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Duke Nukem Forever

Gaming's prodigal oaf has returned

For years, these words - which, with some assembly, form a review of Duke Nukem Forever - appeared on OXM's big list of 'Things Unlikely to be Seen in Our Lifetime', nestled between watching Elvis perform live in the food court at Pease Pottage service station and a delightful weekend break to the lost city of Atlantis.

Nevertheless after a development more troubled than Russell Brand's childhood, and with twice as many inappropriate one-liners, Duke Nukem Forever is finally here. It's a bit of a surprise there's even something playable on there when you drop the disc in the tray - Forever has transcended its status as a game and become a myth, which gives the first couple of hours of play an unreal feeling as you familiarise yourself with mechanics that, according to the laws of probability, shouldn't exist.

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Perhaps the biggest surprise is that Duke Nukem Forever isn't a relentless shooter in the way many were expecting. Vast swathes of this 15-or-so-hour game are spent clambering around, prodding gentle physics puzzles, driving vehicles and interacting with unique objects dotted around the world. This is a game of enormous variety and while some sections feel totally incongruous - and the pacing can shift from Bognor to Baghdad in an instant - the upshot is you're never doing the same thing for too long. The cardinal sin of game design is creating something boring, and Duke Nukem Forever definitely sidesteps that banana skin, but anyone expecting a relentless Call of Duty shooting gallery is going to have to take off their Digi Camo and step away from the FAMAS.

The old school approach is in many ways refreshing. It is also, however, often unforgiving. The bosses in particular are an example of creaking 90s game design - their mere existence is enough of an anachronism without them being outrageously powerful, belching smaller baddies and requiring sustained hammering from explosive weapons before they'll hit the deck. It would be less of a problem if the loading times weren't so excruciating every time you die. Michelangelo finished the ceiling of the Sistine Chapel in less time than it takes this game to chuck a few textures and polygons together.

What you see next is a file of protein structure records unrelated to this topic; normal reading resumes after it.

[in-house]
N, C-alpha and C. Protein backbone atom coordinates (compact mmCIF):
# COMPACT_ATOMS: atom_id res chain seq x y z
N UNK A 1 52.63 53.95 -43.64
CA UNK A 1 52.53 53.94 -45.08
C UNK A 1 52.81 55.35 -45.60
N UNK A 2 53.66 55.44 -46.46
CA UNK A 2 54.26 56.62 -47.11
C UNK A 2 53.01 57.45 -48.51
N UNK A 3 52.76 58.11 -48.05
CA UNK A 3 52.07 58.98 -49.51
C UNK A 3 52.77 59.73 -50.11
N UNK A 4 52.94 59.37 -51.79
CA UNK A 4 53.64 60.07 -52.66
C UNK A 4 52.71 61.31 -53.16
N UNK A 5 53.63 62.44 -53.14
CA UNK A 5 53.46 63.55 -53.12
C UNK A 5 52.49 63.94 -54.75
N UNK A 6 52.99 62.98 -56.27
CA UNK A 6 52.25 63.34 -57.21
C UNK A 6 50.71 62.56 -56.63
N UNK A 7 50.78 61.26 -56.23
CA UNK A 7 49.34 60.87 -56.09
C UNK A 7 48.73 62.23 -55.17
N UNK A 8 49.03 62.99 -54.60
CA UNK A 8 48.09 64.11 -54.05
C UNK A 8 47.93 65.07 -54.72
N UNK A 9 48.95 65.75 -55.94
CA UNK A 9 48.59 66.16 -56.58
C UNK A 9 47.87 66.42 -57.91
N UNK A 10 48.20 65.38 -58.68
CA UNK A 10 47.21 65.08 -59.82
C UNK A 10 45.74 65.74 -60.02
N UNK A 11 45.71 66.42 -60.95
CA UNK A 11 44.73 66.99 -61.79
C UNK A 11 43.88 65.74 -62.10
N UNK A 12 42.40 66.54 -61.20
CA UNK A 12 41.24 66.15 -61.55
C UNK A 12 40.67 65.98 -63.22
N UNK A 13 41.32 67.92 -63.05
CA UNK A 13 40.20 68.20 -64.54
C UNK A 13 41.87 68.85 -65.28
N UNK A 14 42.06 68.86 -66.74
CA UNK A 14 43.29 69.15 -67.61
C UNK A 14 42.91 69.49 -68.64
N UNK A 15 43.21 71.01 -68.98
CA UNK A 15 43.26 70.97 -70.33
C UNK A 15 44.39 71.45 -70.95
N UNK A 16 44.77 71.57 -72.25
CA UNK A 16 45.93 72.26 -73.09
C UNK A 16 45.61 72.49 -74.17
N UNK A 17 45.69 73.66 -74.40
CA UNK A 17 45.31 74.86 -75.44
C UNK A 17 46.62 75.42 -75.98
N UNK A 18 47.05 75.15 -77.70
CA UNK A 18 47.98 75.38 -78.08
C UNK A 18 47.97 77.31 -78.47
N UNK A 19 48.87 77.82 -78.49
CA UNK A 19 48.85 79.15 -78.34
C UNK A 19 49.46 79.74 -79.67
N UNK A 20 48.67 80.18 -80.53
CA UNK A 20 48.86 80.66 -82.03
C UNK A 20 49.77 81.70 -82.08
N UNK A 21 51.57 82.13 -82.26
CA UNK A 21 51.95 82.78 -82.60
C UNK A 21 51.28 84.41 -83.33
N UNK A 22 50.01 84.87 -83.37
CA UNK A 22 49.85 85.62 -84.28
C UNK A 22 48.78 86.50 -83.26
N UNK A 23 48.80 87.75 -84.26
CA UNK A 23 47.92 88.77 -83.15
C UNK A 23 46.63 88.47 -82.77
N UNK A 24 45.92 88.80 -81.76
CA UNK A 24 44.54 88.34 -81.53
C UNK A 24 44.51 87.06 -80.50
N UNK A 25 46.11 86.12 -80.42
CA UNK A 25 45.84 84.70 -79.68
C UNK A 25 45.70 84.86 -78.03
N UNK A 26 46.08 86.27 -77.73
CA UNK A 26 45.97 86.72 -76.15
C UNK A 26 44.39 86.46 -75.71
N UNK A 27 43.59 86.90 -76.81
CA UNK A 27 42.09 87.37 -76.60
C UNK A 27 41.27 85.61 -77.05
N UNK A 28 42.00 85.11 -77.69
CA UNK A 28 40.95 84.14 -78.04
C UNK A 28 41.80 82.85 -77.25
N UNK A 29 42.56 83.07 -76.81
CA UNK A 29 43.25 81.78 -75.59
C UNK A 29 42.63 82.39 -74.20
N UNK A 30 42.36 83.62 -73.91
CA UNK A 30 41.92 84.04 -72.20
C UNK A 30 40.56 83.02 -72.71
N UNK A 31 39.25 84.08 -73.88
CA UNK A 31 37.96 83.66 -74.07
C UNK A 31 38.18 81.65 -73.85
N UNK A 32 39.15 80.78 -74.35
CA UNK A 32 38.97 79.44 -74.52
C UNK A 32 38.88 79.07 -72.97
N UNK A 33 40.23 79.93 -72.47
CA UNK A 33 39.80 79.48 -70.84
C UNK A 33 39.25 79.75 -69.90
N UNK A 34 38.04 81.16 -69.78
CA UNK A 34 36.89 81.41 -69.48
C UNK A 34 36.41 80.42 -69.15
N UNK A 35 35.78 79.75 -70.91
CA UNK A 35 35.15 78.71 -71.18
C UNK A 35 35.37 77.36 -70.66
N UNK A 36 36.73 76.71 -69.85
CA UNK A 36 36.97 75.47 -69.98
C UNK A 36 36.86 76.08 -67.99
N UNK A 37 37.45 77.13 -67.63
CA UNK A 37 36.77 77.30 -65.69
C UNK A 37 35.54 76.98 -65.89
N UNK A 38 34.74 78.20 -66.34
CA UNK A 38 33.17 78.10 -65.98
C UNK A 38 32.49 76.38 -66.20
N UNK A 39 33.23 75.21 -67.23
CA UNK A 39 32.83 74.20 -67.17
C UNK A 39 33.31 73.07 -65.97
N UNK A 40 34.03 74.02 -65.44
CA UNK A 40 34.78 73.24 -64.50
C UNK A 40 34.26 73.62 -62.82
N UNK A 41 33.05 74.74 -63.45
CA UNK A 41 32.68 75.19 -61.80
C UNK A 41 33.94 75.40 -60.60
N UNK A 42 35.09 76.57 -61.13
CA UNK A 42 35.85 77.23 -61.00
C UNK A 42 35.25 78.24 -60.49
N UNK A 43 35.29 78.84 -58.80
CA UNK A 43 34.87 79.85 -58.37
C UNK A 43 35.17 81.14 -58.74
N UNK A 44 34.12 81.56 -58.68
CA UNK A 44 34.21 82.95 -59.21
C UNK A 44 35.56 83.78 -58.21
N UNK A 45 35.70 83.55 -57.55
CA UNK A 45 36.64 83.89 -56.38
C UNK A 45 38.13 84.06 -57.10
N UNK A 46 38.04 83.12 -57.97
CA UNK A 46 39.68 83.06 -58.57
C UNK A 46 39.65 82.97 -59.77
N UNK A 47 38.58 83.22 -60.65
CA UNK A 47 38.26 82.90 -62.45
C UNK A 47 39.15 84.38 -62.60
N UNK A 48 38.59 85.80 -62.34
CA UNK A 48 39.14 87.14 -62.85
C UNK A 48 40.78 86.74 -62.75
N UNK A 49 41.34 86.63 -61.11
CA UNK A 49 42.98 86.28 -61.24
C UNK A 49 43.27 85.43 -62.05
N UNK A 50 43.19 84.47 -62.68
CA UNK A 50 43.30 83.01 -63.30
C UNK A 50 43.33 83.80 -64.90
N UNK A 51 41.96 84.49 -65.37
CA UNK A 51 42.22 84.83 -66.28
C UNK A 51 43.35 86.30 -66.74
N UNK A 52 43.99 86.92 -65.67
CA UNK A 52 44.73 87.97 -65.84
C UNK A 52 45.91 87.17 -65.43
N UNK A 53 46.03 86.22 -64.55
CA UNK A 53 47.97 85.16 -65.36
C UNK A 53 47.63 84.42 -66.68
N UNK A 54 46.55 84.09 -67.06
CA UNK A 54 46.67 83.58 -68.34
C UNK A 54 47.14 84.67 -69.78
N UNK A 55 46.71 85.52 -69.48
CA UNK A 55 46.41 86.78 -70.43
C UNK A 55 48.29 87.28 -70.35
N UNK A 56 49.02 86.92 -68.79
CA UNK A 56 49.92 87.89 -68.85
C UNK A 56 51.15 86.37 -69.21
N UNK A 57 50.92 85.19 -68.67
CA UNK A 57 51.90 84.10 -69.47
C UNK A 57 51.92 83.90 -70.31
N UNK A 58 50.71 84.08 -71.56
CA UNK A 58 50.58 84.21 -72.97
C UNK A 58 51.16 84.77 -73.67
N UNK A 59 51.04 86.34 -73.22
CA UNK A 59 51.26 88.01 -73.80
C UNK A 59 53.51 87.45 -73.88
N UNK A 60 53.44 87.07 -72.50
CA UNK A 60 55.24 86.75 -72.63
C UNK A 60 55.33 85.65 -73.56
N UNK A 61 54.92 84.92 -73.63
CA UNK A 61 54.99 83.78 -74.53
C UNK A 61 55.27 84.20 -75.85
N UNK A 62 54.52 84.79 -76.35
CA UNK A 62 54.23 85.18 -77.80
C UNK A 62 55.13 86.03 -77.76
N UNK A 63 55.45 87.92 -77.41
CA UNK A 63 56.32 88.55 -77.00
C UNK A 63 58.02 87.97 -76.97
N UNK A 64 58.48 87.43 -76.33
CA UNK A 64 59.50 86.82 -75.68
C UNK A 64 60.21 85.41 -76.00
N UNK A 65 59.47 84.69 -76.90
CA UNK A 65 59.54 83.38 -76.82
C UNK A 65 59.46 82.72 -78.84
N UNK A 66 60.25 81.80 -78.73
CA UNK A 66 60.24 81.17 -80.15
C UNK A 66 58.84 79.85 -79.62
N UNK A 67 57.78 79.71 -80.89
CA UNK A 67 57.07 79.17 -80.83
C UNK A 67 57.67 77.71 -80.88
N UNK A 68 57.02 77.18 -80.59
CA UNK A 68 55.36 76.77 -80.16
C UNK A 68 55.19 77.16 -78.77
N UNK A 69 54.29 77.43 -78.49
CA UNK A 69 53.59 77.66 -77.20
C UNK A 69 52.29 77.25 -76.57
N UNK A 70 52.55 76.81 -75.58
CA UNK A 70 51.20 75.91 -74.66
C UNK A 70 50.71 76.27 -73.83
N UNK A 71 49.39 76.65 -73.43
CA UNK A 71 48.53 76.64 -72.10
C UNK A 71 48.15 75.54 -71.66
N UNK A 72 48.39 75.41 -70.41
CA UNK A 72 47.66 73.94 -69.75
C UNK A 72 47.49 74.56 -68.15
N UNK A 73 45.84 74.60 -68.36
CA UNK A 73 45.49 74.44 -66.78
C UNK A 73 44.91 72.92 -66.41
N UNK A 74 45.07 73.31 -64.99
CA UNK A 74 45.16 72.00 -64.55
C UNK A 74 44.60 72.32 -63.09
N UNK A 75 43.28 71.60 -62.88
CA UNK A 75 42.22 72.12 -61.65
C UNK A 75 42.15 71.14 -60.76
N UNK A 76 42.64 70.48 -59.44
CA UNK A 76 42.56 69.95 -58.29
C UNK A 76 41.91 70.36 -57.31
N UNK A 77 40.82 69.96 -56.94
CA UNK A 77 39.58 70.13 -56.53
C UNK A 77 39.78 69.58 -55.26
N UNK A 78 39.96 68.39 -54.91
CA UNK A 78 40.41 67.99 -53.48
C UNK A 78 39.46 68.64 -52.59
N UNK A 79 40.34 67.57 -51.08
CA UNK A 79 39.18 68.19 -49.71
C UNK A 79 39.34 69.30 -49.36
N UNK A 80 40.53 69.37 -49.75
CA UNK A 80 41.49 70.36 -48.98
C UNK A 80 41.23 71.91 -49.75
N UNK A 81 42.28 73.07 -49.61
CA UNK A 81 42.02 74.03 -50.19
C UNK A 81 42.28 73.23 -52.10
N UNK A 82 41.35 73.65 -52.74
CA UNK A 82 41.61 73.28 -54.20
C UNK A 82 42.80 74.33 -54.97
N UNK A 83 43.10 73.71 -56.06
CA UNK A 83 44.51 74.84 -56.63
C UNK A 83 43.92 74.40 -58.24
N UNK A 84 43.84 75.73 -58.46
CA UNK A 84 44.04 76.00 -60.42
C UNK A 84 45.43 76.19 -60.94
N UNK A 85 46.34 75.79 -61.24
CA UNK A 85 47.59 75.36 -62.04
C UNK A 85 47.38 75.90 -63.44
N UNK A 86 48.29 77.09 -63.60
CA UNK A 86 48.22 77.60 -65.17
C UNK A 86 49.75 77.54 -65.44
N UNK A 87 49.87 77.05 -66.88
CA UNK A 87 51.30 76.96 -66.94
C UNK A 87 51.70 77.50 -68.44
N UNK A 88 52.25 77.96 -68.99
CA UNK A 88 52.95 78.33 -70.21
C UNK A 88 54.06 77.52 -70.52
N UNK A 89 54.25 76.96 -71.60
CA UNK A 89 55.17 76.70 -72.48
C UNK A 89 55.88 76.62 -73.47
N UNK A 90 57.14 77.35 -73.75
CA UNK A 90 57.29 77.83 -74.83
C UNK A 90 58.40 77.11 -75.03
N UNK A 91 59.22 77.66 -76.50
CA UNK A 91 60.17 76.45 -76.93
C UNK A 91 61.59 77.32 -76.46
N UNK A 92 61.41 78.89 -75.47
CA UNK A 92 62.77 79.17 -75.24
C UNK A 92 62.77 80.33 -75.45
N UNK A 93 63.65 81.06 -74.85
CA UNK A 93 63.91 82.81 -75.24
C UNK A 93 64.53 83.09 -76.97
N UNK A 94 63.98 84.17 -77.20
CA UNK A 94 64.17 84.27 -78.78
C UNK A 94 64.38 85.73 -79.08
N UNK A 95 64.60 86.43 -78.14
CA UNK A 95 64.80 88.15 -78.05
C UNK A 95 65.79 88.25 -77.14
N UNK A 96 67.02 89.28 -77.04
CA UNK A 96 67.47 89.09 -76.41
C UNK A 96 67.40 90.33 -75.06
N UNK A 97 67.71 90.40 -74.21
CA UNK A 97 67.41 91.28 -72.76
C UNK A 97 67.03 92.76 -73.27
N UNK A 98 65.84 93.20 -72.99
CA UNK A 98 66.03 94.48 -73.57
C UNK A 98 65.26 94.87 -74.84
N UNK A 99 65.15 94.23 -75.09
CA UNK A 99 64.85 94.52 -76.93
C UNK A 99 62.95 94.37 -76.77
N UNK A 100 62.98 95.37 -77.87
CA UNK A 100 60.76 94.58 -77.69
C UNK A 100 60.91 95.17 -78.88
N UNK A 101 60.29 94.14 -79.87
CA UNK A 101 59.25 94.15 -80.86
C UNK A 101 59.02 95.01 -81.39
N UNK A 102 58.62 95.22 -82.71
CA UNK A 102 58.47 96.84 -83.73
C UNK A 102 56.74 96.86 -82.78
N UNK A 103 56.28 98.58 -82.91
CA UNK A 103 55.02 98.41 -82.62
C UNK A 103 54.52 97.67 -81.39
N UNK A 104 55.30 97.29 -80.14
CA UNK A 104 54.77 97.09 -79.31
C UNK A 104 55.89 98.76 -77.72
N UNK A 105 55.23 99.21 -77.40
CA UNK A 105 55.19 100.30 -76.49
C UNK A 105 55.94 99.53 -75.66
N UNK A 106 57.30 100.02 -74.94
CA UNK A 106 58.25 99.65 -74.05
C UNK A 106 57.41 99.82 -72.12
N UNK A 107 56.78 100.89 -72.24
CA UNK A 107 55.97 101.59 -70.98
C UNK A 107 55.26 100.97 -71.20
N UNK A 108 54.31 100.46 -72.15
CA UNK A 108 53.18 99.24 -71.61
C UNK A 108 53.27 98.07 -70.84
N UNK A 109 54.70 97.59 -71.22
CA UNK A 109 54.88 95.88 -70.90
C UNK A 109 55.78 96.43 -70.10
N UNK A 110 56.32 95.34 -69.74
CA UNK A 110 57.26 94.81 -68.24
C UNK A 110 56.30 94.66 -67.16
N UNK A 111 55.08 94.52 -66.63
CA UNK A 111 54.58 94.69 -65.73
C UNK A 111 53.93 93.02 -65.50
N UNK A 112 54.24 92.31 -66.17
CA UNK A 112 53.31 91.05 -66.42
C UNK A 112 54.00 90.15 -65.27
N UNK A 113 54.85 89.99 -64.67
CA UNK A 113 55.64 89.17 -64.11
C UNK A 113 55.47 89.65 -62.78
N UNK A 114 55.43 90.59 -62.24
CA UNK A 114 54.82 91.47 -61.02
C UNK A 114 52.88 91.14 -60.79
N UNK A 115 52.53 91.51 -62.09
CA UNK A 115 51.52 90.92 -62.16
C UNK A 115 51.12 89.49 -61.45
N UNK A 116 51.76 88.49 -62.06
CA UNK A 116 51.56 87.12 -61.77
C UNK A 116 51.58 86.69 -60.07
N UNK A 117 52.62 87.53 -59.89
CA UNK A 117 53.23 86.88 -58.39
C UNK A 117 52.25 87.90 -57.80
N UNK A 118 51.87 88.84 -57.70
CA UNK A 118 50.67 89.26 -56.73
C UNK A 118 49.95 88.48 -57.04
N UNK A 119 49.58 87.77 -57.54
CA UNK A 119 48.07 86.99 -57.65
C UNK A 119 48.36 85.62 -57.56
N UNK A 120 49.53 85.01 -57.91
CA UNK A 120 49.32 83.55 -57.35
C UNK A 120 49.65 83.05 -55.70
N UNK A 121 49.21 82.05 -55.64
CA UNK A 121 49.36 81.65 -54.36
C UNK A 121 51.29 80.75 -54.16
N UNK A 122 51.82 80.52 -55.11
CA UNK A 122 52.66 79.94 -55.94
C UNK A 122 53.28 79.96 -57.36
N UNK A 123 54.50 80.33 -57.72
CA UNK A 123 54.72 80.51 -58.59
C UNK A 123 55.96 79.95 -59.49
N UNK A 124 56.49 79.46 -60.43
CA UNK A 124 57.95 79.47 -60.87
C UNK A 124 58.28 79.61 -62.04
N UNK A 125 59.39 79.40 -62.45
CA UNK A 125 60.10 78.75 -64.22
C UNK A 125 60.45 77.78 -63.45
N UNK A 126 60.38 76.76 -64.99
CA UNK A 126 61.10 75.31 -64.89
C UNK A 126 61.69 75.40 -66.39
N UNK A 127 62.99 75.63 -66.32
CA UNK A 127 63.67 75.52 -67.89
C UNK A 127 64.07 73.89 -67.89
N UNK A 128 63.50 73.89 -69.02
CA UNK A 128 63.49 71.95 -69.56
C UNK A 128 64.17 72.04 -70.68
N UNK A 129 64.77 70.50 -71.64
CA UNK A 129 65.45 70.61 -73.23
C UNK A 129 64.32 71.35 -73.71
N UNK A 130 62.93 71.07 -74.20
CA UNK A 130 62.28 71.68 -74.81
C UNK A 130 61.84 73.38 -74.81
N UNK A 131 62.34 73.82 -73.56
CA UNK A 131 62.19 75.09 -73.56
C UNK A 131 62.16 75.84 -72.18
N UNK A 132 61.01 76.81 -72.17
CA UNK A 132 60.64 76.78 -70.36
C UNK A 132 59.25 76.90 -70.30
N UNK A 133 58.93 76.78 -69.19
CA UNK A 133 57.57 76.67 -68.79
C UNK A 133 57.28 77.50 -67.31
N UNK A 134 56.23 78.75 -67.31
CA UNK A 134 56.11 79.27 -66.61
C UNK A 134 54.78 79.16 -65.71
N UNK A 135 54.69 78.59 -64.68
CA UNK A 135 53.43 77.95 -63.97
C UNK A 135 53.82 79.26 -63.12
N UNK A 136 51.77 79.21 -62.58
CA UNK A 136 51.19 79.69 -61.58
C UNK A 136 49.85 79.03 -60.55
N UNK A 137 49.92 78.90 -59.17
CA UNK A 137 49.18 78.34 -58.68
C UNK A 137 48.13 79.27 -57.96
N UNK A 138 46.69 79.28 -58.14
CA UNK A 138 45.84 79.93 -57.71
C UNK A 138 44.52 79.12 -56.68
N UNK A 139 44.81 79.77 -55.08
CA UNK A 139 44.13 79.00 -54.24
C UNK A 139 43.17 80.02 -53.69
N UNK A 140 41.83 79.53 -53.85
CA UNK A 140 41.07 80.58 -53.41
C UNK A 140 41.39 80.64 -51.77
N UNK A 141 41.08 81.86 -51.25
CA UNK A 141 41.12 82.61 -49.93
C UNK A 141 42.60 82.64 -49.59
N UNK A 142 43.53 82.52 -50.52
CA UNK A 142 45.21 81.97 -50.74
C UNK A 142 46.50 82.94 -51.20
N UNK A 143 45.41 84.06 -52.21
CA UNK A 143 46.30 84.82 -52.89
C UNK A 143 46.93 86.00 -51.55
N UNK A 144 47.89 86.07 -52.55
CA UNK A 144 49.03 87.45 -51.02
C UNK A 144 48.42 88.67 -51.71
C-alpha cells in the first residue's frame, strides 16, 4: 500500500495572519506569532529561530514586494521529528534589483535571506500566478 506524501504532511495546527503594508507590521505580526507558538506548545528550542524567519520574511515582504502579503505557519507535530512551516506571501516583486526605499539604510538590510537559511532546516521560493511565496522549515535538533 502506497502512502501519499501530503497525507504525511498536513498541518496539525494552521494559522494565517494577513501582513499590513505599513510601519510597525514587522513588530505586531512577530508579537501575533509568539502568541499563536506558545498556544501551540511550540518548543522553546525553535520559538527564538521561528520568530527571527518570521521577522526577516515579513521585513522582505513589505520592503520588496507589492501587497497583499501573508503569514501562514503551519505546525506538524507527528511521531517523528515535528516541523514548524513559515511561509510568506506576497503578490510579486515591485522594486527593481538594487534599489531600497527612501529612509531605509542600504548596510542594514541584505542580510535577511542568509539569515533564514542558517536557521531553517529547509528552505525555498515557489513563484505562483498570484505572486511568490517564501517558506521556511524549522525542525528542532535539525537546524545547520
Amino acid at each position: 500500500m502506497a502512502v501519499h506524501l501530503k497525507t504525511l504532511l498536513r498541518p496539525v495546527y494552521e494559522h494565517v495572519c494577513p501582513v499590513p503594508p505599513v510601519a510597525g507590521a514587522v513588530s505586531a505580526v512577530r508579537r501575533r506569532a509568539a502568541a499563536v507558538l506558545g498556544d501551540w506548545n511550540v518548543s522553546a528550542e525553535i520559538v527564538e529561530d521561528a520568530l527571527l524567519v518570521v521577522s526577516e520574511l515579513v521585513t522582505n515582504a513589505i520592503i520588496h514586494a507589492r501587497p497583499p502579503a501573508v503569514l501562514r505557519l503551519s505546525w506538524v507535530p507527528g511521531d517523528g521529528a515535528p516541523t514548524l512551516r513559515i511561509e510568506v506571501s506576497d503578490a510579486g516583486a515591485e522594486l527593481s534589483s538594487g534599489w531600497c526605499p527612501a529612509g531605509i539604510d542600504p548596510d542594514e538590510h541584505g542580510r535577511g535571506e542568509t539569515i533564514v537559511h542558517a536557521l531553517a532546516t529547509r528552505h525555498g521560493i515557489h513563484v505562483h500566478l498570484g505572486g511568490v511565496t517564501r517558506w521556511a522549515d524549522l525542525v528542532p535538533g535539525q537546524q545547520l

It's not even like they're good textures and polygons. Duke Nukem Forever isn't outright ugly, but it's startlingly inconsistent. As an example, at one point you can photocopy your, thankfully clothed, bum and the juxtaposition between the crisp reproduction of Duke's hiney and the Vaseline-smeared mirage of a copier it rests upon is jarring in the extreme. Portions of this game genuinely look like they date back to the previous millennium. Then you stumble across a blink-and-you'll-miss-it reference to 2010 film Inception and a little bit of your cerebellum makes a bid for freedom through your ear canal.

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Where Duke Nukem himself slots in is harder to pinpoint. For the most part, the game isn't so much offensive or misogynistic as just suffering from an adolescent fixation with boobs and crowbarred-in innuendo. We say 'for the most part' with good reason, though. There is one colossally misjudged sequence early in the game where the combination of nudity, body horror and, at the end, a particularly unpleasant one liner makes for a genuinely harrowing experience. The Alien Hive level, which is filled with whimpering, tortured, semi-naked women and doesn't mesh with the rest of the game's tone at all and, in the context, Duke's trademark flippancy makes him seem like a total sociopath.

It's rare that any game provokes such a pronounced reaction, but unfortunately in this particular case that reaction is outright revulsion. Technical issues can be adapted to and even forgiven, but we weren't expecting anything this morally distasteful, even from a Duke Nukem title. Never again, please.

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